A leading bioethics journal has taken philosophical bioethics by the horns — and published a collection of essays.
The latest edition of the Cambridge Quarterly of Healthcare Ethics contains a stimulating series of articles on the nature and usefulness (or lack thereof) of philosophical bioethics.
The special section is the work of Nordic bioethicists Tuija Takala and Matti Häyry, who recently collected a series of essays representing different perspectives on the role of philosophy in bioethical enquiry. Takala and Häyry also offer their own opinions.
According to Hayry, genuinely philosophical work in bioethics eventually comes down to unearthing and exposing the assumptions and presuppositions that underlie our ideas and assertions about moral, social, and political realities.
“The soundness of arguments for and against real-life views and judgments depends on the correctness of their underlying theories… It is my conviction that [philosophers] can expose the presuppositions of these views and present them for all to see, in the hope that people can then make informed choices among alternative solutions.”
In the responses to the question “wither philosophical bioethics?”, contributors offer diverse perspectives, ranging from feminist and post-modern to pragmatic and egalitarian. In his “Toward a Postmodern Bioethics,” David Gibson discusses the importance of scepticism toward meta-narratives in theoretical bioethics:
“In seeking to question and disrupt accepted approaches and theories in healthcare, a postmodern approach attempts to acknowledge the limitations that healthcare practices impose on practitioners, while calling on theorists to take responsibility for their contributions.”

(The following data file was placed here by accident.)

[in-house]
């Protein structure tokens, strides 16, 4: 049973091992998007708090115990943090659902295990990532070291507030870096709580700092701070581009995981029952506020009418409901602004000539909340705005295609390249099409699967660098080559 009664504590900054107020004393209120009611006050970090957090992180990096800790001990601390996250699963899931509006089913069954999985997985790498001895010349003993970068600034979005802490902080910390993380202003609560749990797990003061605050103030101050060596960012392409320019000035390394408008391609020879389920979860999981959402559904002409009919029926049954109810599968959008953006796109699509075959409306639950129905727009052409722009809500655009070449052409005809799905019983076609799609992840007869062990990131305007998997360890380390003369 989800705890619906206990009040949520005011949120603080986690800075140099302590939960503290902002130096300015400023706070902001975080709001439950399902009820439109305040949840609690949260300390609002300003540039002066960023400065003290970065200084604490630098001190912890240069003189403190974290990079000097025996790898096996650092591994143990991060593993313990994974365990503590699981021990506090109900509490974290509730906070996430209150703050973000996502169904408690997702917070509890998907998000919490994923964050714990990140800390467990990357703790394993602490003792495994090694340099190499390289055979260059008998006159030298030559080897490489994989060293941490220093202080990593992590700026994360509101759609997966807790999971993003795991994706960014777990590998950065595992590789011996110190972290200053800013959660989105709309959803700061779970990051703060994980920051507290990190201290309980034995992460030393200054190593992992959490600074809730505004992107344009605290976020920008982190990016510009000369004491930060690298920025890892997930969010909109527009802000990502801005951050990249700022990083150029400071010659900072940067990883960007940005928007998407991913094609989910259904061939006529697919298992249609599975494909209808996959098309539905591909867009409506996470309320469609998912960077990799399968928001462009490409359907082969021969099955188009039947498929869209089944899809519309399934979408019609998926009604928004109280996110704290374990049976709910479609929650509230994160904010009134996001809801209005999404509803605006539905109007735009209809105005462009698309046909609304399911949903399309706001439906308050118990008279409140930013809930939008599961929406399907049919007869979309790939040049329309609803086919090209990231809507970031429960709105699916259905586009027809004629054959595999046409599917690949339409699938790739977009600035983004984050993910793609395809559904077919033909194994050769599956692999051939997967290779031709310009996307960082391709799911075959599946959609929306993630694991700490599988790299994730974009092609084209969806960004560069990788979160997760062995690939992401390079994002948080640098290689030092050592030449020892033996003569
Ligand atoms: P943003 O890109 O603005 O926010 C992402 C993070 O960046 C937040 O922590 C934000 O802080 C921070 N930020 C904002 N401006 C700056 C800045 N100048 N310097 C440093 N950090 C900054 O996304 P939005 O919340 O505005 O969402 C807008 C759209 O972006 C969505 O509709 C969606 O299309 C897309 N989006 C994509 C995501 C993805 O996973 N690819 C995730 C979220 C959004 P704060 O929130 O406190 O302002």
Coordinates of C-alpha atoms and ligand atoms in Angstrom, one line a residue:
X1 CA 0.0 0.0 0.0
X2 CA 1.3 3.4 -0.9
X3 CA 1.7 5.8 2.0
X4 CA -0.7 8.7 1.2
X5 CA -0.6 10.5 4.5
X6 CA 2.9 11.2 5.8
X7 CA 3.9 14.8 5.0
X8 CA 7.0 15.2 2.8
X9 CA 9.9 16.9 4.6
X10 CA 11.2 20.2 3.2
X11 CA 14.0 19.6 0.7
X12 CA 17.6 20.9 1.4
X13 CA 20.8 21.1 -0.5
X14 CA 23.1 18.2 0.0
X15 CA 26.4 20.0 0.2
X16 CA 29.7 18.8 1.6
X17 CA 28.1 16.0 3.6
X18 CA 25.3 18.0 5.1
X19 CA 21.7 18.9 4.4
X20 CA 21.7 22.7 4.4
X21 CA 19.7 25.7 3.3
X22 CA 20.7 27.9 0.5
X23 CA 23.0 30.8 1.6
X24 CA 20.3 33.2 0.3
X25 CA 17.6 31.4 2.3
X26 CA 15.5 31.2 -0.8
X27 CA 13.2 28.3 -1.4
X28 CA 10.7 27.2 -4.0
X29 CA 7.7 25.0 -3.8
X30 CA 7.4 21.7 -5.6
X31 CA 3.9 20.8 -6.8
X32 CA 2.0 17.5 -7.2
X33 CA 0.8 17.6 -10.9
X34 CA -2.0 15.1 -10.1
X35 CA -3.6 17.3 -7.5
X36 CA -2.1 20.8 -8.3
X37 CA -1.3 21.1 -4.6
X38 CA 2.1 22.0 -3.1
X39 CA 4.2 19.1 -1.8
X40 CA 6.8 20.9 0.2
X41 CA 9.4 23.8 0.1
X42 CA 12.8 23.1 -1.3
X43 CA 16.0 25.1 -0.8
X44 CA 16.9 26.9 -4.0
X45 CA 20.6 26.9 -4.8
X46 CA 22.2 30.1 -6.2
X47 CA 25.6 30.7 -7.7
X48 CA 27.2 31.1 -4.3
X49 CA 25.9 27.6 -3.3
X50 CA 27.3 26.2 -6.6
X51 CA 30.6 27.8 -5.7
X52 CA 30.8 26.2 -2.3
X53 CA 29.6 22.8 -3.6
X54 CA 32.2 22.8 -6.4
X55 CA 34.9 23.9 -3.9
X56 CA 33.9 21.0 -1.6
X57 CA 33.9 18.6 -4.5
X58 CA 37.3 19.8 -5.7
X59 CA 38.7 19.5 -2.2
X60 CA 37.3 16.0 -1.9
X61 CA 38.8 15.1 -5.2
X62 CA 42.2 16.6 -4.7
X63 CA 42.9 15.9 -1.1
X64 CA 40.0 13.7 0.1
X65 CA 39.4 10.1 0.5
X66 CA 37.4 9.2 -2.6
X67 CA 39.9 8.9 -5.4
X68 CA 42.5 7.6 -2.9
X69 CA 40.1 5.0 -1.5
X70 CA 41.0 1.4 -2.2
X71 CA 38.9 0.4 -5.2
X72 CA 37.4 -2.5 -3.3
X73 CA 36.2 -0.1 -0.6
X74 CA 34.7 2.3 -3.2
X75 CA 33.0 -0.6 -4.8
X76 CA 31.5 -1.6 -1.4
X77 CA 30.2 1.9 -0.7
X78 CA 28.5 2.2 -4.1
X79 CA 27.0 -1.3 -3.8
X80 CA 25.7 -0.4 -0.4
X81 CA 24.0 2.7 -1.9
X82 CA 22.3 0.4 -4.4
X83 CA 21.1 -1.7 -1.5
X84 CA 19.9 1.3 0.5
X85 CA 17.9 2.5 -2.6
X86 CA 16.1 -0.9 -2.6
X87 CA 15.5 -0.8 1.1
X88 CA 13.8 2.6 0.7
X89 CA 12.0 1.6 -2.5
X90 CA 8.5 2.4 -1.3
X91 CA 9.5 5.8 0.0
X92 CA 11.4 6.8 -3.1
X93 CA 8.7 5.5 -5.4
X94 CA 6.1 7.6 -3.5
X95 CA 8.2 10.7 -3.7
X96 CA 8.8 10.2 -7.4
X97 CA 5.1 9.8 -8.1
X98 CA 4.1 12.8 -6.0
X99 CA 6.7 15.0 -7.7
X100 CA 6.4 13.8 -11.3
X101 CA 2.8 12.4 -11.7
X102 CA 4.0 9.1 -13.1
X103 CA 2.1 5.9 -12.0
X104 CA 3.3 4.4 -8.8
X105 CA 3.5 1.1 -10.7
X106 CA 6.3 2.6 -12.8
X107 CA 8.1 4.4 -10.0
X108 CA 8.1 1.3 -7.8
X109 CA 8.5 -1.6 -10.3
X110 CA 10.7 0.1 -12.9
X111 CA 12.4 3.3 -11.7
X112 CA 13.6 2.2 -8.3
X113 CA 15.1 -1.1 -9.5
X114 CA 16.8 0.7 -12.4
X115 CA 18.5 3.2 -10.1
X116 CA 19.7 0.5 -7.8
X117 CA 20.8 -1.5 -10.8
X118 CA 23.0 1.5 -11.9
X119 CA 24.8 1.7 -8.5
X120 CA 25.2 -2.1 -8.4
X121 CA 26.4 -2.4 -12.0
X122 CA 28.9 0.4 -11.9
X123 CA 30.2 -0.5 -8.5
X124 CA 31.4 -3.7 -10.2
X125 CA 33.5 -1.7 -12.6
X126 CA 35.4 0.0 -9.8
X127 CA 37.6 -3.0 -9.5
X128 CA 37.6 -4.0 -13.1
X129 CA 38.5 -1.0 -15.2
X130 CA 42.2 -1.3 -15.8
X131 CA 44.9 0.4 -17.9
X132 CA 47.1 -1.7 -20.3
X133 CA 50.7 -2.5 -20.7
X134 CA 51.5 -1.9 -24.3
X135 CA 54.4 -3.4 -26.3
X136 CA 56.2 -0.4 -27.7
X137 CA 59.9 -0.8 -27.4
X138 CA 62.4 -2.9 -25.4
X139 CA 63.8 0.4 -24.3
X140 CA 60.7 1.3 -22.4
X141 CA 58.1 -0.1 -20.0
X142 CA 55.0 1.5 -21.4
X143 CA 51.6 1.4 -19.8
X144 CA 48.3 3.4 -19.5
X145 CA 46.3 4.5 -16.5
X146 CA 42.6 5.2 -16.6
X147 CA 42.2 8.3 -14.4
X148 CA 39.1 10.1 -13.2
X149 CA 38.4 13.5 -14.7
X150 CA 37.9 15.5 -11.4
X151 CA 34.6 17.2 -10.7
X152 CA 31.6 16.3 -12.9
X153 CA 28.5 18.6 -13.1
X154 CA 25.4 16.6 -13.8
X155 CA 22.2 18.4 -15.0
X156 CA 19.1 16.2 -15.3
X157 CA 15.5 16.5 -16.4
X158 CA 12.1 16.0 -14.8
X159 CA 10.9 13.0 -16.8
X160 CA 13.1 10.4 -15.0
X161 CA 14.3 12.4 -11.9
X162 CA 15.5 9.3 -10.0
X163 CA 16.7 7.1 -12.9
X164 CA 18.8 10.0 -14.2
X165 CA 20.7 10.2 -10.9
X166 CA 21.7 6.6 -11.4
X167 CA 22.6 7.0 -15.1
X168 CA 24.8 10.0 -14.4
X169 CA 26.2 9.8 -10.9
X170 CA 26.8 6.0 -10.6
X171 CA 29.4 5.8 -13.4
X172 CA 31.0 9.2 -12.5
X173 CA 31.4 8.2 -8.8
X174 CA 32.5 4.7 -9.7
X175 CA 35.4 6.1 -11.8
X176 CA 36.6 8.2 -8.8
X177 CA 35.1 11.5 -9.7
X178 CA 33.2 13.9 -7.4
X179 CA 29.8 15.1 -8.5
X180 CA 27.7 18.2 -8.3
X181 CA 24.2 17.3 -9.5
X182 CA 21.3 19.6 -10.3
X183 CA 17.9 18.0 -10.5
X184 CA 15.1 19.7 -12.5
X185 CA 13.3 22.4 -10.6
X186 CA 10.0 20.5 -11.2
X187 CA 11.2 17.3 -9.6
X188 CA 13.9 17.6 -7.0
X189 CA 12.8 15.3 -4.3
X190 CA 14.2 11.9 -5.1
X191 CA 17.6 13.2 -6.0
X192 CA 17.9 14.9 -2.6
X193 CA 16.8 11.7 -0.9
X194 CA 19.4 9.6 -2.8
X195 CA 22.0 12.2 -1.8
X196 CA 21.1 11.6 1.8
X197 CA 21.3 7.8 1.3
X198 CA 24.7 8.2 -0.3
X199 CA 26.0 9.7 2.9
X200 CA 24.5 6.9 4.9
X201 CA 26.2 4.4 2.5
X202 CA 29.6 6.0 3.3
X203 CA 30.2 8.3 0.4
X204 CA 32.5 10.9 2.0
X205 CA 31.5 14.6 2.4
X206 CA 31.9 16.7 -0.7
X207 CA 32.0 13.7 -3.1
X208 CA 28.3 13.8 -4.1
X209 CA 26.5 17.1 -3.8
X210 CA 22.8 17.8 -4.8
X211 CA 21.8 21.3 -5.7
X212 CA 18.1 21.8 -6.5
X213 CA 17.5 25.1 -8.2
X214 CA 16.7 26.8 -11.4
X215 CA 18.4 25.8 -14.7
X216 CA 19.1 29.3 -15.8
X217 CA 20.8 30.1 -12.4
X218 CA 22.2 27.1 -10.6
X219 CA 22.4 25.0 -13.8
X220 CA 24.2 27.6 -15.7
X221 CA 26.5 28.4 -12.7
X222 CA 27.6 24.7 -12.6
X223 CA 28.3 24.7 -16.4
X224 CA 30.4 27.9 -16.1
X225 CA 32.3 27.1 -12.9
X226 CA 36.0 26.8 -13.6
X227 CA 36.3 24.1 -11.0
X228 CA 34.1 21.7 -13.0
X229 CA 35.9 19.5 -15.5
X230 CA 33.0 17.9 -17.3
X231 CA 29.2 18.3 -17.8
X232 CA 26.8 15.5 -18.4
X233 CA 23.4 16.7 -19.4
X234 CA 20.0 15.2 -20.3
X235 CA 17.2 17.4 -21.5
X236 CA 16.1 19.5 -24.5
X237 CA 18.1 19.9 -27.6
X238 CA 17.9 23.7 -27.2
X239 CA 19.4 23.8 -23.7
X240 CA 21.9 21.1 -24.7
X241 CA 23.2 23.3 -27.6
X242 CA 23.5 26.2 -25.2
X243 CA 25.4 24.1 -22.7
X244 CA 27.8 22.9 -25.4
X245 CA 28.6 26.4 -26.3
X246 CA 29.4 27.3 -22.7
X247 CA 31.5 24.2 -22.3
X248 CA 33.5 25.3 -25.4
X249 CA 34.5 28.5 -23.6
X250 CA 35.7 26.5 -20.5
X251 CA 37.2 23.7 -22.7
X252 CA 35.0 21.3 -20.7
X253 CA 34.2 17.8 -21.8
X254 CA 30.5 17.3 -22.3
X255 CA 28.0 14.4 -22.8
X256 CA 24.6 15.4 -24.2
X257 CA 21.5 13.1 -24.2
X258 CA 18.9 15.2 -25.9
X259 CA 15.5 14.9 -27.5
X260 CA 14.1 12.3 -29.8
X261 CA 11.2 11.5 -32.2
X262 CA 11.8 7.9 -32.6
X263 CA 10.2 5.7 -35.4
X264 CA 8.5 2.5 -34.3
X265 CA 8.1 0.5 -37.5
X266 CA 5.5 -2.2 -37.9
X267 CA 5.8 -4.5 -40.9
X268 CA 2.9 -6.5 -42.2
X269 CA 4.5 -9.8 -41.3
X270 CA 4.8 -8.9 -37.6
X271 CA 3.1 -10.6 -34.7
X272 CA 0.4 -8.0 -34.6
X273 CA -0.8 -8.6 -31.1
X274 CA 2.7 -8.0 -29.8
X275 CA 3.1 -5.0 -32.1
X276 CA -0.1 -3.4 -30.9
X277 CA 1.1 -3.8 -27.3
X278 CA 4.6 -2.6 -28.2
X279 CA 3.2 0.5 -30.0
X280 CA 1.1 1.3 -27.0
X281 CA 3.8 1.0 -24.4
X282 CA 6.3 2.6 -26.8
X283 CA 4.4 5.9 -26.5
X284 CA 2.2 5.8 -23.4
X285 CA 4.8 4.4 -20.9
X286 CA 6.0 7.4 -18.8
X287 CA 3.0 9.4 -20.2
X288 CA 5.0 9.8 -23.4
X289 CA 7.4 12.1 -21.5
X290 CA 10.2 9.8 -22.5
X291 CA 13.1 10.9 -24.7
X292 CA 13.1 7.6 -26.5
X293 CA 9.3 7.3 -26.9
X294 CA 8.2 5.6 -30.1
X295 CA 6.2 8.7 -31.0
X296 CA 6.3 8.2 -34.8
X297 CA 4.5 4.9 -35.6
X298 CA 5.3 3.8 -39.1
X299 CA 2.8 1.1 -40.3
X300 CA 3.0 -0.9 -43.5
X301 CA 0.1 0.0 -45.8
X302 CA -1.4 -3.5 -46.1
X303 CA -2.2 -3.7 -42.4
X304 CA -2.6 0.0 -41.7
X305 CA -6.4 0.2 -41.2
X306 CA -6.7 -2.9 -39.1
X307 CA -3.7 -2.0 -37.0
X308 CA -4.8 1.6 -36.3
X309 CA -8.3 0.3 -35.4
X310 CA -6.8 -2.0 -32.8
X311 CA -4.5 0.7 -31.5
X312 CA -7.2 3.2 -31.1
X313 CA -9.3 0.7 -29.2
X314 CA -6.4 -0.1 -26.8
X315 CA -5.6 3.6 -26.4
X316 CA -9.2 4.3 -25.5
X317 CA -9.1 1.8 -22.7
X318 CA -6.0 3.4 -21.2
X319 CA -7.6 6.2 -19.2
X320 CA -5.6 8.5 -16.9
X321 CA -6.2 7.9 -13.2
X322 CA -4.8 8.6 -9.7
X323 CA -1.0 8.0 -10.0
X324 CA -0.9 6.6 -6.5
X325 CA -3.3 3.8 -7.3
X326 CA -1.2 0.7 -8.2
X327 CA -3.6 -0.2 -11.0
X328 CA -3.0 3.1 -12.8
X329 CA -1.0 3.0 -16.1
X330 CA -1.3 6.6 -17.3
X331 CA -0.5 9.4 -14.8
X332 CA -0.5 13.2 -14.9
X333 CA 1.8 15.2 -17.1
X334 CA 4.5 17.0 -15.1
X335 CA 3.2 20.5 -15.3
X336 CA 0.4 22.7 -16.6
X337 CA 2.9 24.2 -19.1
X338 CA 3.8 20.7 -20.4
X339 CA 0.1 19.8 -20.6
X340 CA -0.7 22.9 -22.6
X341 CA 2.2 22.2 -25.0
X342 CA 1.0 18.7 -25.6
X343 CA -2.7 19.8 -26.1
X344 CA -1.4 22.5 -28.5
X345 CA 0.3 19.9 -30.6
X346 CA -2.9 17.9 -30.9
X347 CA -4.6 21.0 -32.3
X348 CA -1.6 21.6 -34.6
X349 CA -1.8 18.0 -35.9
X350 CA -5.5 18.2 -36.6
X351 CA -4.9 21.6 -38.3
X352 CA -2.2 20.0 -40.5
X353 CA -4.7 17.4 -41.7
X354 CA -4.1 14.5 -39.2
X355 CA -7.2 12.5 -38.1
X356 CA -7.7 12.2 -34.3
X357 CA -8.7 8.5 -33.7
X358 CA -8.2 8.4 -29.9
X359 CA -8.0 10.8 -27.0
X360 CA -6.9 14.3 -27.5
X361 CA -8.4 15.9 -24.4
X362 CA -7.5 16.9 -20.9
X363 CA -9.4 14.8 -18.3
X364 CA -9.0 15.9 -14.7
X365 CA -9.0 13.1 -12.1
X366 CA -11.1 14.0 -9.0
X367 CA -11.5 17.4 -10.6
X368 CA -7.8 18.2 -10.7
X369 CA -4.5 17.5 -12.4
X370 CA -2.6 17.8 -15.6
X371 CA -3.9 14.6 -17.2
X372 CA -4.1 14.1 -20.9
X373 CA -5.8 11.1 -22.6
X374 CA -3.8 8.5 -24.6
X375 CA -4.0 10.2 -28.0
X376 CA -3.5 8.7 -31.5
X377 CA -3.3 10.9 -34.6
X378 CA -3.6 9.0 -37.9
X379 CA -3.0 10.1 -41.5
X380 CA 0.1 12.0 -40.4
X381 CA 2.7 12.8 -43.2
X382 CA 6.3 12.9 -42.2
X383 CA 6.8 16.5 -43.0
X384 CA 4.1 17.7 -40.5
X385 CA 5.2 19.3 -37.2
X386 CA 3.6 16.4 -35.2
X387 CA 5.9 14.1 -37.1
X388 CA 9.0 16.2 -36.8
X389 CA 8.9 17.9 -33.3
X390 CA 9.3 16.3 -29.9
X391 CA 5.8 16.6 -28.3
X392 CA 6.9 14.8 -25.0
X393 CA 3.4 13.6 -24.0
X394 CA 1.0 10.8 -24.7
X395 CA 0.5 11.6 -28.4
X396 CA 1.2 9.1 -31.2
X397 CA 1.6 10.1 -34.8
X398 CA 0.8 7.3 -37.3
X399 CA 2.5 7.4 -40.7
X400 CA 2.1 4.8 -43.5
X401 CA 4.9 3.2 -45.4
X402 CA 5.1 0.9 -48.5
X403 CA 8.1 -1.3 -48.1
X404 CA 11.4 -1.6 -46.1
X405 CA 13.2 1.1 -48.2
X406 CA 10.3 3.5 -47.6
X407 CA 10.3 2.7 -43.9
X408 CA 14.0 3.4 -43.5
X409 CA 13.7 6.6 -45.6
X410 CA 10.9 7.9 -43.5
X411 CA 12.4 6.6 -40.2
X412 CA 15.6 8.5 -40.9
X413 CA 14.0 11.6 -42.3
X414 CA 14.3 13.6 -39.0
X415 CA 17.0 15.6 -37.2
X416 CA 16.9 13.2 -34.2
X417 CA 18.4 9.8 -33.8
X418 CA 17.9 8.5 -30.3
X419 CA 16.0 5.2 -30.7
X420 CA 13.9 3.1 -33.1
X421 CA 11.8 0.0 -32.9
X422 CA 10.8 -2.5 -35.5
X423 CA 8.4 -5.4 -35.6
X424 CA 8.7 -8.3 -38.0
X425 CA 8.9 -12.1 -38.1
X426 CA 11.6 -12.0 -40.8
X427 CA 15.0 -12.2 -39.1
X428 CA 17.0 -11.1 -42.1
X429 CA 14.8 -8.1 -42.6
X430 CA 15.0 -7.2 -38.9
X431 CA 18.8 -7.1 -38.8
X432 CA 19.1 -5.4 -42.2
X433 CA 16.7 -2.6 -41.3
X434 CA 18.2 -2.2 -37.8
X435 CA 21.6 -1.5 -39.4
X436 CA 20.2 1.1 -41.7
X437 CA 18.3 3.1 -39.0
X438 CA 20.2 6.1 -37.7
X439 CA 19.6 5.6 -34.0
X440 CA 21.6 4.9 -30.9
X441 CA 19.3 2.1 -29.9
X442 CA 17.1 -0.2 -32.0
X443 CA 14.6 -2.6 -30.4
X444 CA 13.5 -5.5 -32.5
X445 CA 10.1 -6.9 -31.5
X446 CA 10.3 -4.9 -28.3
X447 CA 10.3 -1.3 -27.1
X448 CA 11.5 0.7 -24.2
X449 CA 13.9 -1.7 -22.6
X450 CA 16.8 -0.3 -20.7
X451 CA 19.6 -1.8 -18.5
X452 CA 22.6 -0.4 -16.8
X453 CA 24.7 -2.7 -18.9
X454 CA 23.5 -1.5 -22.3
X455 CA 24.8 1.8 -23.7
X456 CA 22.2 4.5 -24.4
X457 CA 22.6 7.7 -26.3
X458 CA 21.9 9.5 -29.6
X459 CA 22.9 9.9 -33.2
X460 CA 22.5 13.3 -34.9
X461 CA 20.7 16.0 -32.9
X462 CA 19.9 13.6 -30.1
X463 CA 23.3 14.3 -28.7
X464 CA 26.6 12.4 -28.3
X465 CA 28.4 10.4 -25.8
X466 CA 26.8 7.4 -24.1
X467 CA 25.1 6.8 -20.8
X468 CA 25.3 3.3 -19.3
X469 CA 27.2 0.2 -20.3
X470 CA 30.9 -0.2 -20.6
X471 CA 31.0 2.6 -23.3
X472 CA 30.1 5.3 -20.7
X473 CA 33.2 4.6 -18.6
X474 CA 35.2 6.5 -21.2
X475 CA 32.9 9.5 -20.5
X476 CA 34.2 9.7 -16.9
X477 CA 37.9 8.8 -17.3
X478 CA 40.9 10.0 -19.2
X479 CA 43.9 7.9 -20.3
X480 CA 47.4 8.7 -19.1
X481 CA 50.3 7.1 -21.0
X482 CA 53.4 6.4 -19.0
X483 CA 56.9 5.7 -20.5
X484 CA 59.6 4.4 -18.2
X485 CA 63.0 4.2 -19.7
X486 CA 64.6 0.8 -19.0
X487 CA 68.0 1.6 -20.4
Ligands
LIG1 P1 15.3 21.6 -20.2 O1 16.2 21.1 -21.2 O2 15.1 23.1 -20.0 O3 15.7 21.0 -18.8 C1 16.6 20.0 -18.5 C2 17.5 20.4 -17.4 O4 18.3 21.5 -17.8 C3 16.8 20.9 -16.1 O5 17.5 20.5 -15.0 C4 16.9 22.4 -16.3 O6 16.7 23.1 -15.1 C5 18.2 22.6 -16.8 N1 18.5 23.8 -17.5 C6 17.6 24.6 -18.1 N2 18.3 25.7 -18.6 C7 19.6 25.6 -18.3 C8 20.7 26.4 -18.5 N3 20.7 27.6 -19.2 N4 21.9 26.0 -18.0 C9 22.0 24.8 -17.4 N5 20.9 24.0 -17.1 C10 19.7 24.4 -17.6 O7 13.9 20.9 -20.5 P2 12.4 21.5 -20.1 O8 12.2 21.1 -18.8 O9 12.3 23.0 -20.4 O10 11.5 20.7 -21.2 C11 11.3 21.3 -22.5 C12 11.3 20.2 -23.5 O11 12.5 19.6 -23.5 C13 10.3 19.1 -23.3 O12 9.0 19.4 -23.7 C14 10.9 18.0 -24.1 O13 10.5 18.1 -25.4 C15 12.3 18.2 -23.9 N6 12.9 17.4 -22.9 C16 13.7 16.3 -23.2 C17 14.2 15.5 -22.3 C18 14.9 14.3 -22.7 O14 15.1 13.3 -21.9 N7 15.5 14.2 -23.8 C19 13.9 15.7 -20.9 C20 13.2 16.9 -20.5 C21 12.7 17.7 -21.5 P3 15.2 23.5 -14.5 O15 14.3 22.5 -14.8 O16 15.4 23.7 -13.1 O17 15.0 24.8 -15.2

In “The Evolving Idea of Social Responsibility in Bioethics: A Welcome Trend”, Johanna Ahola-Launonen examines the extent to which individuals can be held answerable when it comes to the link between their choices and their health problems. She argues that we have an ethical imperative to discuss and address social factors that lead to poor health “There is an abundance of empirical evidence to support the significance of social determinants. Family wealth, social status, networks, and cultural knowledge of societal processes mold a child’s personality and her future prospects…”. One task of philosophical bioethics is to correct erroneous attributions of responsibility.
Taken as a whole, this Cambridge Quarterly series of essays provides a good overview of different perspectives in philosophical bioethics. It’s an informative summary of the status quaestionis.
Cambridge quarterly of healthcare ethics discusses philosophical bioethics
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